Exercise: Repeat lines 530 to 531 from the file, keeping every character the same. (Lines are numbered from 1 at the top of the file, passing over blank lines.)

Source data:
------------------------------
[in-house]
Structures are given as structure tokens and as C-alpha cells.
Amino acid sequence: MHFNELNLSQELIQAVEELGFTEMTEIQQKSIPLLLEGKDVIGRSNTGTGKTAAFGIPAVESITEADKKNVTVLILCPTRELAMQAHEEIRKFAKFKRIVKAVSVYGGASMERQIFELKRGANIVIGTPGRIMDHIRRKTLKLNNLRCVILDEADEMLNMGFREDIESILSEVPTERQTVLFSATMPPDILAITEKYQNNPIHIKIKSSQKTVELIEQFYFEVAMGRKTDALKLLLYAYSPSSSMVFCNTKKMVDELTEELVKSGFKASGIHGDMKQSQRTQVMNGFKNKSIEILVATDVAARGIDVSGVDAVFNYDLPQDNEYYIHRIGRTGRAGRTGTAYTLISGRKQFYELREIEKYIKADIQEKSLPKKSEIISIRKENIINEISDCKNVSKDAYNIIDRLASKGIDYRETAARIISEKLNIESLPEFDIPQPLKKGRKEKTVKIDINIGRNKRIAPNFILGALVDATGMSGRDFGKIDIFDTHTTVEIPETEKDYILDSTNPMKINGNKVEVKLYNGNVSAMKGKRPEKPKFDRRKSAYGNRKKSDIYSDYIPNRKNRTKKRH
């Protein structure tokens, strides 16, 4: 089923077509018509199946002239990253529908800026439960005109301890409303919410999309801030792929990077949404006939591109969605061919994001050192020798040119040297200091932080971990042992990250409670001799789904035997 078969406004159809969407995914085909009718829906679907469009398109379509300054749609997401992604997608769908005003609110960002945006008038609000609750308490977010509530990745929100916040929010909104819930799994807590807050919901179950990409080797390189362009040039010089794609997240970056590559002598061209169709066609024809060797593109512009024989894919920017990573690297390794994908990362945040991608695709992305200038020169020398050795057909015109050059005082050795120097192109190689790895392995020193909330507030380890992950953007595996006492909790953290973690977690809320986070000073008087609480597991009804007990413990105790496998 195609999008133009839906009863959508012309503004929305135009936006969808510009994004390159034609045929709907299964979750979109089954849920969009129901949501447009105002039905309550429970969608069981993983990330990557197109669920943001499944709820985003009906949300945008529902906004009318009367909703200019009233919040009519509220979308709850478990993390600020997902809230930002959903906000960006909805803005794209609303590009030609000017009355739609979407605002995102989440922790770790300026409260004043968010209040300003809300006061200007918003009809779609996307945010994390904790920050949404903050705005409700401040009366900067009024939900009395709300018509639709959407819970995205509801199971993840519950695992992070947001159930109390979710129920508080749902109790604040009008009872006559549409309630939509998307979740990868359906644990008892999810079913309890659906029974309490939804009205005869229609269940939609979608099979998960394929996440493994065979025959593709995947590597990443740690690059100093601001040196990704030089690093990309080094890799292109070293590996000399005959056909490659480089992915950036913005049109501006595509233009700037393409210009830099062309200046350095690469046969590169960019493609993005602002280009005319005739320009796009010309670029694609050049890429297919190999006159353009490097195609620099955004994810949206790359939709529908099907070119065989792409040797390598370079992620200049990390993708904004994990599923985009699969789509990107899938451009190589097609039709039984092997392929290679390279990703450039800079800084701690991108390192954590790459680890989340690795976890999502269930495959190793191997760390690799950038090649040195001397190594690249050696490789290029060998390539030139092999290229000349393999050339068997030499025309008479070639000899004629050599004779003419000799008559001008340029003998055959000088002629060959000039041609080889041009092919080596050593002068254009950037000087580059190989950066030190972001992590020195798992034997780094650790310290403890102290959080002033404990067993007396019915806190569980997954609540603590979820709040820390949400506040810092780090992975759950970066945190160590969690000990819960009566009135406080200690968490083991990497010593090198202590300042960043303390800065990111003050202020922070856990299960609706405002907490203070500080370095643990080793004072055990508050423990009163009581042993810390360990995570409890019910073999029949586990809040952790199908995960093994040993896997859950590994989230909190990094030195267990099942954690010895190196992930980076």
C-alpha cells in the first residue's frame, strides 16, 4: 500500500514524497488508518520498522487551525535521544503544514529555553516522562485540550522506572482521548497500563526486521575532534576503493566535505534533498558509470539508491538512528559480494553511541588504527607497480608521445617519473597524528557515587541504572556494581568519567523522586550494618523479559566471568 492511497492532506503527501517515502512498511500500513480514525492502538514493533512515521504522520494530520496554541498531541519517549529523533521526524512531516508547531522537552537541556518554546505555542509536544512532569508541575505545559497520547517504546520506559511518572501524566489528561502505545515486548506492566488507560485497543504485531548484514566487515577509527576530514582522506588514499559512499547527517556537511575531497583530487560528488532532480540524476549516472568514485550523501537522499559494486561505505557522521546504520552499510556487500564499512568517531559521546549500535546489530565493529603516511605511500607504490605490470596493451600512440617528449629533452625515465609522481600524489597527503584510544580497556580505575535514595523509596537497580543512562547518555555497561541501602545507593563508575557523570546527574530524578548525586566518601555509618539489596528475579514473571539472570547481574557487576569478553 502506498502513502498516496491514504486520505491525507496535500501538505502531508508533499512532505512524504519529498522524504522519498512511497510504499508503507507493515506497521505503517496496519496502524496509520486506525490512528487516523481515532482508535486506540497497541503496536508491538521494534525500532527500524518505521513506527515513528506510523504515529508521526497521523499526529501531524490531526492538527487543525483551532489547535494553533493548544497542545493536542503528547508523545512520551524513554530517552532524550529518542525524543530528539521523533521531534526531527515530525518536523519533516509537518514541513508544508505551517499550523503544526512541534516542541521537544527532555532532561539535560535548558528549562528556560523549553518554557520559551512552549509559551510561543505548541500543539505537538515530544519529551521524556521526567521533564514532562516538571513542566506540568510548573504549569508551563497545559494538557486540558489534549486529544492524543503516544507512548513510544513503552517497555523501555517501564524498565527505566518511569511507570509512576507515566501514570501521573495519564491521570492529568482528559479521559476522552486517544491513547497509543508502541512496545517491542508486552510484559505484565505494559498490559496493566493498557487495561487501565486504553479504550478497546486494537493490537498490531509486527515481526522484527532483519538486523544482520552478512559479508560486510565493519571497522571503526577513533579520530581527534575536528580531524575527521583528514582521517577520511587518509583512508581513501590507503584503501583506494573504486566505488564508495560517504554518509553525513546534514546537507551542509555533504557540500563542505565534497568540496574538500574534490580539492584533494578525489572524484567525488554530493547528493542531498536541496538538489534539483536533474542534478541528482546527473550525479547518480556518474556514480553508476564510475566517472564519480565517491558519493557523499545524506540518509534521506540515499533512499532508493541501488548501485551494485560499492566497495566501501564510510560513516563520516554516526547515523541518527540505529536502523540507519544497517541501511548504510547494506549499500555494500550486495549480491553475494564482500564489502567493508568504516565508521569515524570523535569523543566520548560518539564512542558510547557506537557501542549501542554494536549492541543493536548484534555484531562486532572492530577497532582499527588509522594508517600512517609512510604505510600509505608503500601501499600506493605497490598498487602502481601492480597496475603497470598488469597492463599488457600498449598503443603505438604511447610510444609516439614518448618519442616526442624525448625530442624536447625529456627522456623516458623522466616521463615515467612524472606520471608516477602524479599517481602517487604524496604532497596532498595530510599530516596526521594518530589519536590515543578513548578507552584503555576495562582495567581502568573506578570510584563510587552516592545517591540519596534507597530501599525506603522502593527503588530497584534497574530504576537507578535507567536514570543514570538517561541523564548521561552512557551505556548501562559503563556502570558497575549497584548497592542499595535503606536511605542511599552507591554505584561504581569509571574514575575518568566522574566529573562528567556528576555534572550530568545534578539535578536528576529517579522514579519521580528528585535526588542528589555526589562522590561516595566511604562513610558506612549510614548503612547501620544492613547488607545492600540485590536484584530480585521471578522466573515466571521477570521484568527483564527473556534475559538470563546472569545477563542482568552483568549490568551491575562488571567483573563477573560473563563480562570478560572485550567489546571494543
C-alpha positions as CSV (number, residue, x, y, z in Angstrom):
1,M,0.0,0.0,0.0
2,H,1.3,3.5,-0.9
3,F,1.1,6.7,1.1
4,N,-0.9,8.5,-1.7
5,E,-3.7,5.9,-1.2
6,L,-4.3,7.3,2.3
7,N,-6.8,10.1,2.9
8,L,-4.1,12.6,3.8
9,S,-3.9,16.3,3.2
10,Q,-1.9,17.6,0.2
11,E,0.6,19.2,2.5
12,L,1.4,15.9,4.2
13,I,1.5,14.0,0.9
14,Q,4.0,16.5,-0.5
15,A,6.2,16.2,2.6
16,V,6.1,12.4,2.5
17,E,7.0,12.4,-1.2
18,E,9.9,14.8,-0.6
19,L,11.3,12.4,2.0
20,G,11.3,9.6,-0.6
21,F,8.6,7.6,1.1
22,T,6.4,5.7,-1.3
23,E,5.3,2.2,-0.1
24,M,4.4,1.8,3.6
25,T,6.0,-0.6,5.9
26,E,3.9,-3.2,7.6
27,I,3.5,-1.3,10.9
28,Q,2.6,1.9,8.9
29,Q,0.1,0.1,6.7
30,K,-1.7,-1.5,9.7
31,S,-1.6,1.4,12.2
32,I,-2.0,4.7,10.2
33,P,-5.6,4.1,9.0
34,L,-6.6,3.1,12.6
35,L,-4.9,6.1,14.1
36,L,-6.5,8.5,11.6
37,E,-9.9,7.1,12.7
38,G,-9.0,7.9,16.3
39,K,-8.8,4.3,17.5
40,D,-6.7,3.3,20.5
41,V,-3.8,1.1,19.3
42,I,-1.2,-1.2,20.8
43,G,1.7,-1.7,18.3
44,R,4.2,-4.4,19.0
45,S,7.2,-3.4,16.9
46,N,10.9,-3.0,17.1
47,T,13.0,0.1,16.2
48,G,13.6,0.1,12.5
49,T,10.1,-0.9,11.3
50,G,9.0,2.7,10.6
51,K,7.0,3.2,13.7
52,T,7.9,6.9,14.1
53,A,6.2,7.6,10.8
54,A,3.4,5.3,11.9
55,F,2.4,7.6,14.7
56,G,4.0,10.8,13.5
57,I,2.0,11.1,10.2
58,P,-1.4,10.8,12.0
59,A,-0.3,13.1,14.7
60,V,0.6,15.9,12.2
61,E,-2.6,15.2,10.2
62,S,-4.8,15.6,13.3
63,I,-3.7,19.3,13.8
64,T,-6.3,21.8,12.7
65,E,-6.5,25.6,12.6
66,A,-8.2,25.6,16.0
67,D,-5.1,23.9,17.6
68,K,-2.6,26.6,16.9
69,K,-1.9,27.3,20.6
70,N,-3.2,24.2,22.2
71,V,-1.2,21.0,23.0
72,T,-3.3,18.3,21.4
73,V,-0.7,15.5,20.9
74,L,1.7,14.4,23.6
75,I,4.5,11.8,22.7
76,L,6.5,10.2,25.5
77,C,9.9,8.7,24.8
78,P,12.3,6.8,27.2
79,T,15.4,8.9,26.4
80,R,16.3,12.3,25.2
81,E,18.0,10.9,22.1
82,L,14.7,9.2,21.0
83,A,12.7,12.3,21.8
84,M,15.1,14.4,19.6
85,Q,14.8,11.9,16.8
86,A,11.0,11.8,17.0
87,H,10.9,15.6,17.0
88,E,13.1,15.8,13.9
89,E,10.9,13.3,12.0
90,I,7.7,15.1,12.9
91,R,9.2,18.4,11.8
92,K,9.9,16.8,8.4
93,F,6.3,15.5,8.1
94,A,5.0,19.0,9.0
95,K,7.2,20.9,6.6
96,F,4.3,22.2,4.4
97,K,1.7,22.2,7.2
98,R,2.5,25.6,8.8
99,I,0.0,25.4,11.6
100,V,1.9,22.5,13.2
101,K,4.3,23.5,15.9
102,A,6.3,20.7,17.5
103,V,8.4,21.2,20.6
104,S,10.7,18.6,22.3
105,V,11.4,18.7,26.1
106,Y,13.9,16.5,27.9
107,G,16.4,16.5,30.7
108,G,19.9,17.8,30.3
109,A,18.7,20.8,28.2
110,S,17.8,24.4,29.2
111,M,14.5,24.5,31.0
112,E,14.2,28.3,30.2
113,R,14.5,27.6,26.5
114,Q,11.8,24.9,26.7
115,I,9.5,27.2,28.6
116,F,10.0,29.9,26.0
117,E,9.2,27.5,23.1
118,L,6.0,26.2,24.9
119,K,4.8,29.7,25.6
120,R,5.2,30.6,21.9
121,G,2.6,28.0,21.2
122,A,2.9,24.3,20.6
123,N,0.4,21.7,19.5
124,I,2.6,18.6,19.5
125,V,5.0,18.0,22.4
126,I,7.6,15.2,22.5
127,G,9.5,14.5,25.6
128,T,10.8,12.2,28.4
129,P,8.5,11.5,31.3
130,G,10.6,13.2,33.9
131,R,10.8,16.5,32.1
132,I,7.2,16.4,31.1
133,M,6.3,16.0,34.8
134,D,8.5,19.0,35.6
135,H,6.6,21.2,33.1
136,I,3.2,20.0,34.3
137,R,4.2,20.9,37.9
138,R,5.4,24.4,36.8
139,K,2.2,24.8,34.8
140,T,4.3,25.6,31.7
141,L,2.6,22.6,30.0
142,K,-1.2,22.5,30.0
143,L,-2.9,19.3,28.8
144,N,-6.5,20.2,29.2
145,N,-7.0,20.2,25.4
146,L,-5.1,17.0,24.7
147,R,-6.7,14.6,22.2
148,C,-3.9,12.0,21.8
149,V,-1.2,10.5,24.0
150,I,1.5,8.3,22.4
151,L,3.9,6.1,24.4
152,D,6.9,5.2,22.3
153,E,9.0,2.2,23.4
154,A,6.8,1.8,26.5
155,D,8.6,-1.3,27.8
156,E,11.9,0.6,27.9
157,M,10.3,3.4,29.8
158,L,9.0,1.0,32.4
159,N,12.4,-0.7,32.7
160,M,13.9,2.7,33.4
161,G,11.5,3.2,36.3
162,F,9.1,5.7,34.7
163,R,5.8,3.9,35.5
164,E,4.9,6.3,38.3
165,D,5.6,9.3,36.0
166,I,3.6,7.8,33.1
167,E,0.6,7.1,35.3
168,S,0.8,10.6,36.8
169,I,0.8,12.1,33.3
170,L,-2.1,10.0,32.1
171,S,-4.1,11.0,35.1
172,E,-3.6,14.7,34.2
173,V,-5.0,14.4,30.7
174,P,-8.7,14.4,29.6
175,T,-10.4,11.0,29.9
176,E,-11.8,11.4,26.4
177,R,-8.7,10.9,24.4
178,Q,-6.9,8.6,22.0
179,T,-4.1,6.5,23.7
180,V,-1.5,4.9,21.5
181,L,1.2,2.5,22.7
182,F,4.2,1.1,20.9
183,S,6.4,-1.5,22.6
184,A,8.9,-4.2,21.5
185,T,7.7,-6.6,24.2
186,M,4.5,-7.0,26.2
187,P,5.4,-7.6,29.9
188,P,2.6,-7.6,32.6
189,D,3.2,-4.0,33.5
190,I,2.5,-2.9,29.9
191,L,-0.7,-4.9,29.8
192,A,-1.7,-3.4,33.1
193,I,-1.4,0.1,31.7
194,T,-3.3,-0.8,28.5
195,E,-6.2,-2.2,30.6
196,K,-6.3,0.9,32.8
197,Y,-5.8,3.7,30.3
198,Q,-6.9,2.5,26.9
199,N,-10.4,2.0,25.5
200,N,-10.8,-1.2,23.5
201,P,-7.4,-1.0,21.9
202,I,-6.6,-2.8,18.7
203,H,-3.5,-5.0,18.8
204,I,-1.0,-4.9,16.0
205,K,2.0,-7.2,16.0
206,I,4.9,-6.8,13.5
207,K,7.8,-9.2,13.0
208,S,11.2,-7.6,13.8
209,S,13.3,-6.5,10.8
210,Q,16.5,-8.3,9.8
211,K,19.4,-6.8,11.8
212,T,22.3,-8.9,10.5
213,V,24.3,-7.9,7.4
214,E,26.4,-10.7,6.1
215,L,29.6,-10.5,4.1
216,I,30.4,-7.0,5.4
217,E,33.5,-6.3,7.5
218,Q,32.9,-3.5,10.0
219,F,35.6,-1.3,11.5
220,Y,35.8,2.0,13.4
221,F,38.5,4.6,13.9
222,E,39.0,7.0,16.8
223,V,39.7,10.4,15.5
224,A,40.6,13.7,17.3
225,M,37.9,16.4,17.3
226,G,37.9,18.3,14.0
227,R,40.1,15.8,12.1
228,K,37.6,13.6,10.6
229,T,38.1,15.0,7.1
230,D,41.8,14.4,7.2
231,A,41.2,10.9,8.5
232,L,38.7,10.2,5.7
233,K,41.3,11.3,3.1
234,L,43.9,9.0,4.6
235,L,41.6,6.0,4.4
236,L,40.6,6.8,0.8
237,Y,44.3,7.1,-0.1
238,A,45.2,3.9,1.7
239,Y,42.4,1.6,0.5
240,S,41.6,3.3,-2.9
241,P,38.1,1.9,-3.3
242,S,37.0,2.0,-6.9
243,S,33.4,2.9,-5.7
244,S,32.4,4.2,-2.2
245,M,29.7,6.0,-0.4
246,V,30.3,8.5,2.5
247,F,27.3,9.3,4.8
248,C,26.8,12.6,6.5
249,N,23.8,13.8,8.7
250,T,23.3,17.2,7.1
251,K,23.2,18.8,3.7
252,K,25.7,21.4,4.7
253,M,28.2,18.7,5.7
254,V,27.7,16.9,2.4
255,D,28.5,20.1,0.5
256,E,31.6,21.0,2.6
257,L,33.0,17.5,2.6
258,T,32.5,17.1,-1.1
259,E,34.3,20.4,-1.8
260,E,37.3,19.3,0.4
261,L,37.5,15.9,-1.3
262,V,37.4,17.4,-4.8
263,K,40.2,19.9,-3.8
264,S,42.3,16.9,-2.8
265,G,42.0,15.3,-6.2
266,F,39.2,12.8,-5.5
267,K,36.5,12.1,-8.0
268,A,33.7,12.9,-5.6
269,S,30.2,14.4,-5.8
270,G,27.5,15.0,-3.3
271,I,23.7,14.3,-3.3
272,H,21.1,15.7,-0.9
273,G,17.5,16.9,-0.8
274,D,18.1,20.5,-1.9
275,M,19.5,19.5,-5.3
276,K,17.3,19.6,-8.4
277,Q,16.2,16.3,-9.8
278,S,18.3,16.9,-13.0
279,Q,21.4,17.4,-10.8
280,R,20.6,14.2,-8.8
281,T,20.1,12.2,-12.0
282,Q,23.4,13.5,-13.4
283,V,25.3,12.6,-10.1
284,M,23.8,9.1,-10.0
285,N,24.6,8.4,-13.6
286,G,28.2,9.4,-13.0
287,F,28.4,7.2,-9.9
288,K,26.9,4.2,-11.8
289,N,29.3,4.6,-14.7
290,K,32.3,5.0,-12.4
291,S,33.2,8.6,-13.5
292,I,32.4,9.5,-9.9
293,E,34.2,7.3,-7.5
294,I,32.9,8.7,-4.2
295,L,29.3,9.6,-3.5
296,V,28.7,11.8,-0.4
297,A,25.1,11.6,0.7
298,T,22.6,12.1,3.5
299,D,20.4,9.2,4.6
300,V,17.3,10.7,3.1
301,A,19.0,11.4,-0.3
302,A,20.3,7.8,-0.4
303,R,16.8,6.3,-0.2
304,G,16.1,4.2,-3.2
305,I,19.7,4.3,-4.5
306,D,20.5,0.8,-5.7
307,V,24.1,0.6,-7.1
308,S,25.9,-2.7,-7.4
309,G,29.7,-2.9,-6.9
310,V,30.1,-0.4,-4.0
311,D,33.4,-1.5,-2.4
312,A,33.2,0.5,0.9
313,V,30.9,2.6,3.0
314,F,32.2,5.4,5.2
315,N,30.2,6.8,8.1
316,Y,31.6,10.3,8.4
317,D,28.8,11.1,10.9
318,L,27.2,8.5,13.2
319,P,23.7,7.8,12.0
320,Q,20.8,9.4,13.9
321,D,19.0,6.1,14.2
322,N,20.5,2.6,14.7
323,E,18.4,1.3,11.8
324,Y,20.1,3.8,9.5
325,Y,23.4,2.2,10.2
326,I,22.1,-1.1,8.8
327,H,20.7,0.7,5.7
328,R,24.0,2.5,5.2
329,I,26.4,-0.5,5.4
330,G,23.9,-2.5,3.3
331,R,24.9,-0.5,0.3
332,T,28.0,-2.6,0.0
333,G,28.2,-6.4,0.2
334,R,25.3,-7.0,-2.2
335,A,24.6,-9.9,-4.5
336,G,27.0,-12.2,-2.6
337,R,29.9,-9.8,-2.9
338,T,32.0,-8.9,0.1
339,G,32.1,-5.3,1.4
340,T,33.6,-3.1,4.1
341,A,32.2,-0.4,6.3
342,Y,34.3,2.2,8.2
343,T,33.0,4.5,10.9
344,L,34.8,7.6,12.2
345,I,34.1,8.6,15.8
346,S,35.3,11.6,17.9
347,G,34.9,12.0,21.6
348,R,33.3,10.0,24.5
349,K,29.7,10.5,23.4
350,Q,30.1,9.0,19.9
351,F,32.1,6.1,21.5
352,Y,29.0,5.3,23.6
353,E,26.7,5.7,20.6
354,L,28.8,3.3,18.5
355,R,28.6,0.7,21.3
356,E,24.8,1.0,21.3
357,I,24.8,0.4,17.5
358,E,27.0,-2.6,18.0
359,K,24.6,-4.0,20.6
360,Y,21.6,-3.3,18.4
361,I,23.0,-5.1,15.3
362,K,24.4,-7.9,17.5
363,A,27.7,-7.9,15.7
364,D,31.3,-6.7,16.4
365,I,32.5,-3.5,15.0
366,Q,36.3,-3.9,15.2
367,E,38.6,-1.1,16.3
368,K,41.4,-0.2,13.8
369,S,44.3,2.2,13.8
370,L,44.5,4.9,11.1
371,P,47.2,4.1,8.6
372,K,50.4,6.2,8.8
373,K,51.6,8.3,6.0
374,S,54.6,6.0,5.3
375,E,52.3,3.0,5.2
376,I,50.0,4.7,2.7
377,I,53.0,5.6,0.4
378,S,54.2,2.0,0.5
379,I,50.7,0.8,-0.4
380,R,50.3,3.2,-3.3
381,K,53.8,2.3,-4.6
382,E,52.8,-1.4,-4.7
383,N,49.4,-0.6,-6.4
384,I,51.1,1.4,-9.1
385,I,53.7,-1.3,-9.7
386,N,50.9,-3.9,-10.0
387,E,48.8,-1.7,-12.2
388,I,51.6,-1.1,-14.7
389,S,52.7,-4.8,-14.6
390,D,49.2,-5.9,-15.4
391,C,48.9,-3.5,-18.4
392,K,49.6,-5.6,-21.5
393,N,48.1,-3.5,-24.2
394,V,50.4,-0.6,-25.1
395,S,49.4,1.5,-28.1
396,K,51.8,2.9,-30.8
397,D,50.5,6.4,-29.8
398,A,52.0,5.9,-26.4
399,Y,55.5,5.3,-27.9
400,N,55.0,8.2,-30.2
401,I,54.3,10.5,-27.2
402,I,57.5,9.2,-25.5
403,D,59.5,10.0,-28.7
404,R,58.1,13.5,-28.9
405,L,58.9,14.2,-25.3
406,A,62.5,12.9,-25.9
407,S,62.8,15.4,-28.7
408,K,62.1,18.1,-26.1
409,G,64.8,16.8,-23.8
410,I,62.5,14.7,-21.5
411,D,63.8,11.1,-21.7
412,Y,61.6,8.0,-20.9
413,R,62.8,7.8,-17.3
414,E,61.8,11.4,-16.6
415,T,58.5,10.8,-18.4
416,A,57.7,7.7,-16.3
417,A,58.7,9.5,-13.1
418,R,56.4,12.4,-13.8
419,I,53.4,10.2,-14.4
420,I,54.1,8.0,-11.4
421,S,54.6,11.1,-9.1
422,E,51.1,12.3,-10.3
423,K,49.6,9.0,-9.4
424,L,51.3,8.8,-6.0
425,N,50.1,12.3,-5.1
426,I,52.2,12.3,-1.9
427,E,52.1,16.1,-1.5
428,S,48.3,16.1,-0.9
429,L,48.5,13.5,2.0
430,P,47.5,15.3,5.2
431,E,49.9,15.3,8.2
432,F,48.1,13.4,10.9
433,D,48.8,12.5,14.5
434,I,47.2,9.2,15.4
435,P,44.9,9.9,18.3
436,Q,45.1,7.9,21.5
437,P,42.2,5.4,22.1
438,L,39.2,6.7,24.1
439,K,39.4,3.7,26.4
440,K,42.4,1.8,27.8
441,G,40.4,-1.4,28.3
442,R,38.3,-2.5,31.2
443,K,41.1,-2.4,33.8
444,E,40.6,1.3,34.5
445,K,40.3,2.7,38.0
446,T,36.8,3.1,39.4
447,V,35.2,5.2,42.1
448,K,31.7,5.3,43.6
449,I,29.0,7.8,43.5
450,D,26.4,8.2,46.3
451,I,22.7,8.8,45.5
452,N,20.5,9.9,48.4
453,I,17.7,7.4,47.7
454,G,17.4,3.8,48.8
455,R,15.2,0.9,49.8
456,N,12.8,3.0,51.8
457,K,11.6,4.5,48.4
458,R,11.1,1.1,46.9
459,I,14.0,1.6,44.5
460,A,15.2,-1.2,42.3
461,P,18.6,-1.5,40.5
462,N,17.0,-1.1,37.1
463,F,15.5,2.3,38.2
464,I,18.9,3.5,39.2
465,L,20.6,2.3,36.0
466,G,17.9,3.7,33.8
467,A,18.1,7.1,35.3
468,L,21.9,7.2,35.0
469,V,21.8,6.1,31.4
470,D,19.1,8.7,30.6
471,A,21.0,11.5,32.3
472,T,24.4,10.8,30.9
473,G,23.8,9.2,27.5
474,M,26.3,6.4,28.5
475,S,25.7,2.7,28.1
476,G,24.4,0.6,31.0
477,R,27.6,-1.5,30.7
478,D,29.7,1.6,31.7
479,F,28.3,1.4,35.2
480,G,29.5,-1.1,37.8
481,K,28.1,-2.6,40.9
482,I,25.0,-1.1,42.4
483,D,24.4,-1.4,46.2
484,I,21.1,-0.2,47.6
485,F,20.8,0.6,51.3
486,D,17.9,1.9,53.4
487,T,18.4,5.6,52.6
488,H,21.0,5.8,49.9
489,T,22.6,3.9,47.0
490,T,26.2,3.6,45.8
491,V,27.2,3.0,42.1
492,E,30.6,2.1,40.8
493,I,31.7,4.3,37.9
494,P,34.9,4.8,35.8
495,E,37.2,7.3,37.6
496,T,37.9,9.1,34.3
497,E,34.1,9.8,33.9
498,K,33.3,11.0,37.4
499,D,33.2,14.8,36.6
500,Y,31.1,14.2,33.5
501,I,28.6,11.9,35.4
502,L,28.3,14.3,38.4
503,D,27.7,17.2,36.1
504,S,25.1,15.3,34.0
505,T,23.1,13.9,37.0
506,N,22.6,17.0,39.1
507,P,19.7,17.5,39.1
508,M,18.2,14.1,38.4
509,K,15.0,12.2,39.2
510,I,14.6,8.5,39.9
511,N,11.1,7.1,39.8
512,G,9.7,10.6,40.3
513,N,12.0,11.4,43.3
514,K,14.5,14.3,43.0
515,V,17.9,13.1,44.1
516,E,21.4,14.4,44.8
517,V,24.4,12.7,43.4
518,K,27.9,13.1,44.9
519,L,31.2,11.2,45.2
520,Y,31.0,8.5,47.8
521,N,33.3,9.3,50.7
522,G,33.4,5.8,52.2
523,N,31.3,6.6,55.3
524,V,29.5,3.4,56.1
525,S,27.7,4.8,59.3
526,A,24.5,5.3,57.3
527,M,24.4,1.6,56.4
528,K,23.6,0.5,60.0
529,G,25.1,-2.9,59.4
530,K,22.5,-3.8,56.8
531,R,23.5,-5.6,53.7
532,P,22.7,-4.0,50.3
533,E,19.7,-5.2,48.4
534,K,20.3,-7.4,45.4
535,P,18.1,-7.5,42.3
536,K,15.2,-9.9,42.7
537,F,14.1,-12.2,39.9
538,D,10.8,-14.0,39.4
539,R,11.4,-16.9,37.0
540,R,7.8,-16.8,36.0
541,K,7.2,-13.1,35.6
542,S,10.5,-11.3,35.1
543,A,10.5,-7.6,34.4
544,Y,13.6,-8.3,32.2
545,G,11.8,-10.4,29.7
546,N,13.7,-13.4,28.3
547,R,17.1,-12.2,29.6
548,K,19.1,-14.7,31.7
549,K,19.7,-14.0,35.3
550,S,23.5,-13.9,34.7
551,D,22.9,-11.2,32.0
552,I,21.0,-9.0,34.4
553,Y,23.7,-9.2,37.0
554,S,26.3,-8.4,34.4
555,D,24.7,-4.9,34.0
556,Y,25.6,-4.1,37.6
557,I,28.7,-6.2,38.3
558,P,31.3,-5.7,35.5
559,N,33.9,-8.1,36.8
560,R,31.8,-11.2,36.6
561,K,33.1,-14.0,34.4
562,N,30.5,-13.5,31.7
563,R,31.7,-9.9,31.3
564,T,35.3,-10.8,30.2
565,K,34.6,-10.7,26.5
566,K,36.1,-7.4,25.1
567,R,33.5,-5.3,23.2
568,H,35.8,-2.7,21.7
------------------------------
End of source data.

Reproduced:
524,V,29.5,3.4,56.1
525,S,27.7,4.8,59.3